I’m ecstatic and honored to announce that Kristen Mae of the very popular, very honest, very funny Abandoning Pretense is guest-posting here today! She read all about my religious upbringing in Old School Circus and thought this post would fit perfectly. She’s right. This story resonated with me on so many different levels, and I know it’ll do the same for you.
I CAN NOT STAND the phrase “God speaks to my heart,” especially when uttered by some wide-eyed, fresh-faced girl, pink lips pursed in equal-parts judgment and piety, her perfectly-placed head-band pushing back her thick, lustrous hair. Makes me wanna barf. You know the type, don’t pretend you don’t.
AND YET… God… speaks to my heart. (BLECH…) There are times when I pray and pray and pray over something (I’m gonna feel really stupid if I find out You’re not real after I die, God) and then I… get an answer.
Just so you know, my prayers don’t typically begin with “Dear God.” They’re usually just deep thoughts directed… out there. And often, I receive a suspiciously coincidental cosmic response, like when after I quit my job earlier in the year and I was all, “WTF am I gonna do with all this free time???” and I was super perplexed and contemplative about it and like two days later I found a truckload of furniture on the side of the road just begging to be refinished. And I was like, “Uhhh… Okay.” God knows I can’t stand to see perfectly useable furniture go to the dump. And that I had a sander, scraper, stain, and polyurethane in my garage. He put that ugly armoire (and two tables and a set of chairs) directly in the path of the exact right person.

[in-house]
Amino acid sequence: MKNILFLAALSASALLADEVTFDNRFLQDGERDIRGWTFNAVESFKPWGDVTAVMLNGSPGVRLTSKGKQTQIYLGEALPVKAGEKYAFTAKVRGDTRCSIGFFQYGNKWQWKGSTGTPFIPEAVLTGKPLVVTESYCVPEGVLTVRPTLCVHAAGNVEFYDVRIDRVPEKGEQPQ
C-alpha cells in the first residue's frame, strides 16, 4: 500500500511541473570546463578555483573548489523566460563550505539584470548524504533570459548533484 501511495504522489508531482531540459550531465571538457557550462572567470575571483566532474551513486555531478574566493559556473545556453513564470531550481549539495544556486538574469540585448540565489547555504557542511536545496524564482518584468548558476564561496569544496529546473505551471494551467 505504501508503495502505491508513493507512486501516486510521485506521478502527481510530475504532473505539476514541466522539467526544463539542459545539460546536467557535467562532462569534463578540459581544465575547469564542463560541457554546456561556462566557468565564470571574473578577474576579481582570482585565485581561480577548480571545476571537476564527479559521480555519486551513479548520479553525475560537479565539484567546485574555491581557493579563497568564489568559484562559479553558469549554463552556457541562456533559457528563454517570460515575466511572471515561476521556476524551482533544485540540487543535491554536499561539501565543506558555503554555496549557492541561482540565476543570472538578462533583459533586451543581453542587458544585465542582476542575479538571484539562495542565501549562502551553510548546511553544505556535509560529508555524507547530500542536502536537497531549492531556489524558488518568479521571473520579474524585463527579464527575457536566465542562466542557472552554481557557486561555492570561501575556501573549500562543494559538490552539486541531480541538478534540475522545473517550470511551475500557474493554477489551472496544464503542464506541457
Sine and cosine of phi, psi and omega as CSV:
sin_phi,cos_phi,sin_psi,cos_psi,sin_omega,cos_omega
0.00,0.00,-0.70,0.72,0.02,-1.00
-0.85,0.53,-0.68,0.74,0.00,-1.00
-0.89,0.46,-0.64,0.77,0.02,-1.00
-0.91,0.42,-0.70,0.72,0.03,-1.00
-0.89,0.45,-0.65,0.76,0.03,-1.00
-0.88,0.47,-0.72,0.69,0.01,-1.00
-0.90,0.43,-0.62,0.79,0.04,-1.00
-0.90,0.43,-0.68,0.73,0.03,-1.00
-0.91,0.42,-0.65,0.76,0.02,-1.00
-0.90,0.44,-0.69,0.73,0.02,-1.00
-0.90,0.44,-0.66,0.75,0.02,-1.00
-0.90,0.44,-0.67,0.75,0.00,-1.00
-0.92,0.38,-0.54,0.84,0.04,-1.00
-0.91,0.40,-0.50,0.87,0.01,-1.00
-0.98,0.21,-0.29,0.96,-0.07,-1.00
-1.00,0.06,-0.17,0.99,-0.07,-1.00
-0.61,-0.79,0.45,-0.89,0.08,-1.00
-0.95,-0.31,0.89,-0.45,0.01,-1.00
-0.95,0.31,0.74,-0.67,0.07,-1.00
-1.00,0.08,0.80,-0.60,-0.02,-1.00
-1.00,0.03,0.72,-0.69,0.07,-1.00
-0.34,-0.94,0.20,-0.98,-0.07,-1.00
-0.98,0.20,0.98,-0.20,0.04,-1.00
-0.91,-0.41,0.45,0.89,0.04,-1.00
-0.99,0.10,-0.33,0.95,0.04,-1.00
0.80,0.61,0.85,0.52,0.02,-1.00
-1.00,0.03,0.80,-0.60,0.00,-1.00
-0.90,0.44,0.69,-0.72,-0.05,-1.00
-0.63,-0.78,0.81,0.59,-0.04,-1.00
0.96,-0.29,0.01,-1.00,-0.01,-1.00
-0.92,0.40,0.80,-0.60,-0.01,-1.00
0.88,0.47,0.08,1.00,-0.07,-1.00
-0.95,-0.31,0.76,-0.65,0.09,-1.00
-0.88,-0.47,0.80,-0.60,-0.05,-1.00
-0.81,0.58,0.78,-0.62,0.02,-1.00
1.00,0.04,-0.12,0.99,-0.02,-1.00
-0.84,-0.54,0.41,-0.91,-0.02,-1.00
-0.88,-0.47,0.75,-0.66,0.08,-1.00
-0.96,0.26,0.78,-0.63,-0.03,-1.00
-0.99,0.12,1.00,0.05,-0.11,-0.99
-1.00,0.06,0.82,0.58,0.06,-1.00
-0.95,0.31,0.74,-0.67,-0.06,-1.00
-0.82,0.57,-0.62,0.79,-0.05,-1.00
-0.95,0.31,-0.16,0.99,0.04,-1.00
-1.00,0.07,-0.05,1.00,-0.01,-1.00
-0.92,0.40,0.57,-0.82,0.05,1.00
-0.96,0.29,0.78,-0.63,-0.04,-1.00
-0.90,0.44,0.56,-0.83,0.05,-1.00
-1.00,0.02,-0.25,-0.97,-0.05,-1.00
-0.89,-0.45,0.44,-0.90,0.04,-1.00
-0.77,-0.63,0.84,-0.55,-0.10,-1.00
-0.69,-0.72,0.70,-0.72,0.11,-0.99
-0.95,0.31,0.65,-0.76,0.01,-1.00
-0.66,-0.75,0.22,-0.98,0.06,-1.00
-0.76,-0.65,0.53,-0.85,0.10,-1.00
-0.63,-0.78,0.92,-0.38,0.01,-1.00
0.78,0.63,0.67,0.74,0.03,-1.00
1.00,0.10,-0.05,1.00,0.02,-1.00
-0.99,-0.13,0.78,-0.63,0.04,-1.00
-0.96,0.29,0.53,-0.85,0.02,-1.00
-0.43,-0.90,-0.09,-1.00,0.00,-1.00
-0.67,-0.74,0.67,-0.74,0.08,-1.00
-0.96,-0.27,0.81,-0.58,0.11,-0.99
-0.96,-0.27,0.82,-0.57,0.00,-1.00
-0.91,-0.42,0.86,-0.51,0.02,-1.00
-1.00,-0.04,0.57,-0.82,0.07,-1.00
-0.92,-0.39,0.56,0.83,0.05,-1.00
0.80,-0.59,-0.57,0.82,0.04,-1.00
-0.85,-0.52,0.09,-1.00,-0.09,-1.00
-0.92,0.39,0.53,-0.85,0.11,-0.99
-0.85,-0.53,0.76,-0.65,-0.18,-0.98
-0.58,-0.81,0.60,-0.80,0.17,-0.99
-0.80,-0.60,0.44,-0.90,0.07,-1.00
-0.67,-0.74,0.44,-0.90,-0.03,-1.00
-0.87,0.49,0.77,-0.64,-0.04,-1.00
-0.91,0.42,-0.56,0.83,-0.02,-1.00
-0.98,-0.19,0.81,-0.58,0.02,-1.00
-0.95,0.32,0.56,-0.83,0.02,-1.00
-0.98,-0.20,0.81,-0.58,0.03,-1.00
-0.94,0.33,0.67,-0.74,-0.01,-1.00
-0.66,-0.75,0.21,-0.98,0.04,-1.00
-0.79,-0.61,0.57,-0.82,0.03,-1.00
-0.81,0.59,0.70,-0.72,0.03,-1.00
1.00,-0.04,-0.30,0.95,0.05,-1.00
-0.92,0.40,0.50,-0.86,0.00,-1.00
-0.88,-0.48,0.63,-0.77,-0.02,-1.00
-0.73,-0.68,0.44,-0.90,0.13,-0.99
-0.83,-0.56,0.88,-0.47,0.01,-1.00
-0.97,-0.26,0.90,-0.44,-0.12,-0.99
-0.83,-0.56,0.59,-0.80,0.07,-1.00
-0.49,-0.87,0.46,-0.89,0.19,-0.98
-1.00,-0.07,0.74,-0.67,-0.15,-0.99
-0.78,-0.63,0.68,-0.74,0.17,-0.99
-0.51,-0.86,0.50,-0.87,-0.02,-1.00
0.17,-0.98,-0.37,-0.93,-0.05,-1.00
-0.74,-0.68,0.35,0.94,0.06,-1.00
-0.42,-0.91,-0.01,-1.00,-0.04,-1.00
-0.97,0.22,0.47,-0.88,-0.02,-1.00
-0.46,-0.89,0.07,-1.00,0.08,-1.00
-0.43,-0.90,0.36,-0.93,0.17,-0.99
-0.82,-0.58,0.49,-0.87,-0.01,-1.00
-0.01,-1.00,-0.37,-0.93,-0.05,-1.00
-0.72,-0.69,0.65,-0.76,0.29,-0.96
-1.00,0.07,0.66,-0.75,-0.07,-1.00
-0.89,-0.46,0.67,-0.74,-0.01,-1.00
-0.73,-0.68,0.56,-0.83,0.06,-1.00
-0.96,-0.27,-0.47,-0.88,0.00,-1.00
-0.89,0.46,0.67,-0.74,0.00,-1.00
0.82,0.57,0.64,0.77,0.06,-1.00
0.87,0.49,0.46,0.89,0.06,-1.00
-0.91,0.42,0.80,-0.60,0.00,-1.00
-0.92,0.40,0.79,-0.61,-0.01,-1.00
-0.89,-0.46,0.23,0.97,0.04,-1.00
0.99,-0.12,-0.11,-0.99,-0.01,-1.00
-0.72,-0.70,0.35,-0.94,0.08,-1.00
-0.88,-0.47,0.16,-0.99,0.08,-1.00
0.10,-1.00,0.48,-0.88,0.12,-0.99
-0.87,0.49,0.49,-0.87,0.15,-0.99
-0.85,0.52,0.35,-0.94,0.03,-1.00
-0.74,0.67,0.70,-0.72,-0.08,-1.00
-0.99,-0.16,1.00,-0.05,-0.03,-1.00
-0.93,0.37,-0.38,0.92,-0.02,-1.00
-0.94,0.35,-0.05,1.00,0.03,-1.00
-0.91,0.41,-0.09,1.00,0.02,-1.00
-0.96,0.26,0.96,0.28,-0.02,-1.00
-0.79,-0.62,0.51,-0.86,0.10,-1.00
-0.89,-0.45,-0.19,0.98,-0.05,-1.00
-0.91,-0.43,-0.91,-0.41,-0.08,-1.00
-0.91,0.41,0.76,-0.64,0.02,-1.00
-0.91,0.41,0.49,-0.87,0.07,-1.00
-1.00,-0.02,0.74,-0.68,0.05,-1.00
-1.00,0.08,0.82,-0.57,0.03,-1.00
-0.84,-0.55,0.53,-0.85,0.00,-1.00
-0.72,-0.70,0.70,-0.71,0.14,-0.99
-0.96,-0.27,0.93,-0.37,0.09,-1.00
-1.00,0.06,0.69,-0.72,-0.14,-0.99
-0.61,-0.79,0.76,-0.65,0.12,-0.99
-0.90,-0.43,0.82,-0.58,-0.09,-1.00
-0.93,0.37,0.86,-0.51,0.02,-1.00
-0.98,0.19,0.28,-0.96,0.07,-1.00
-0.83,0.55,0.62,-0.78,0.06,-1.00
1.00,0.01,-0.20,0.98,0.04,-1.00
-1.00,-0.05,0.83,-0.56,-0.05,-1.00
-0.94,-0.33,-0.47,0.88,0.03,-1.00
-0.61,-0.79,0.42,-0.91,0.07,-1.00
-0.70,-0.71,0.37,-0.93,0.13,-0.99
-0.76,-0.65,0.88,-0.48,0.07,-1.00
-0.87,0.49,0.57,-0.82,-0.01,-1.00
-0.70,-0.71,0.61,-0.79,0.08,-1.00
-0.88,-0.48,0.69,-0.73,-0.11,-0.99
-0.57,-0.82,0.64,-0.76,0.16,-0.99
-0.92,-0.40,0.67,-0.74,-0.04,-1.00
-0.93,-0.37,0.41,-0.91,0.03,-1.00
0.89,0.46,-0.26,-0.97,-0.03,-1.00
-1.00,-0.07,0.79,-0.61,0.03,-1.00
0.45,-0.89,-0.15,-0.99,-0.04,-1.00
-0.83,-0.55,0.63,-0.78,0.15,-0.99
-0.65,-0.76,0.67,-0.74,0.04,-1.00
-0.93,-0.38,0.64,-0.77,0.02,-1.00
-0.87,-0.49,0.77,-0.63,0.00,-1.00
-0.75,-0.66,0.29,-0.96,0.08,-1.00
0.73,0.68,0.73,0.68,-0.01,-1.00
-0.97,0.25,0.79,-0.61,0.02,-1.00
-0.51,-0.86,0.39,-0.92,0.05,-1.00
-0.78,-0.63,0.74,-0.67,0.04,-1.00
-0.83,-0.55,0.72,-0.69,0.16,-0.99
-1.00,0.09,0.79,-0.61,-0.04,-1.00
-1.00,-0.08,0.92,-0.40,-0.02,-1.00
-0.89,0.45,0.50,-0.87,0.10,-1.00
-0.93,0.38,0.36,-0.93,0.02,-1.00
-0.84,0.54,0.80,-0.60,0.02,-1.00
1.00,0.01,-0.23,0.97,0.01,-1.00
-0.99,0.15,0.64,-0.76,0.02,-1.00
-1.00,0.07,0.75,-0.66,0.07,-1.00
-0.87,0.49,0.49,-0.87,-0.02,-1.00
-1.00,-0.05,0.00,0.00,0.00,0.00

I didn’t know why I was supposed to refinish all that furniture, but I just felt like I should. Like I was meant to. So I did. With the help of my new neighbor, whom I didn’t know very well at the time other than to know that she was really strong in spite of being tiny (Tae Kwon Do expert and aerobics instructor), so I called her to help me get the armoire off the street. And she did. Because, although I didn’t know it at the time, she will do pretty much anything to help anyone, because that’s just the kind of person she is.
So there I was wondering why (if?) God put this giant armoire in my path, and thinking, “If God wants me to make money being a furniture-refinisher, isn’t that kind of materialistic? God doesn’t care if I have money, does he? Am I supposed to donate or tithe the money I make?” But I didn’t want to donate or tithe the money; I wanted to keep it. Put it in the kids’ college fund or something. I was conflicted.
But my neighbor and I got down to business anyway, scraping, stripping, and sanding, day after day, for weeks. There were so many layers of paint on that armoire – it was a labor-intensive and time-consuming job. Wiping thick beads of sweat from our brows (Summer in Florida, hello), we talked for hours through our dust masks, which were very important for my neighbor to wear because she is allergic to everything. Like the kid from My Girl: “…EVERYTHING.”
She also wore special rubber gloves when we applied the harsh chemical stripper, because she didn’t want to ruin the tattoo on her wrist. The tattoo bears the name “Elijah,” along with a Bible verse. As we scraped and sanded, I learned that Elijah is the name of the baby boy my neighbor lost when she was four months pregnant. She told me about the blood-clotting disorder she has that makes it difficult for her to carry a baby to term. She and her husband were lucky to have their first child, a healthy little girl who is now eight, and has become best friends with my son.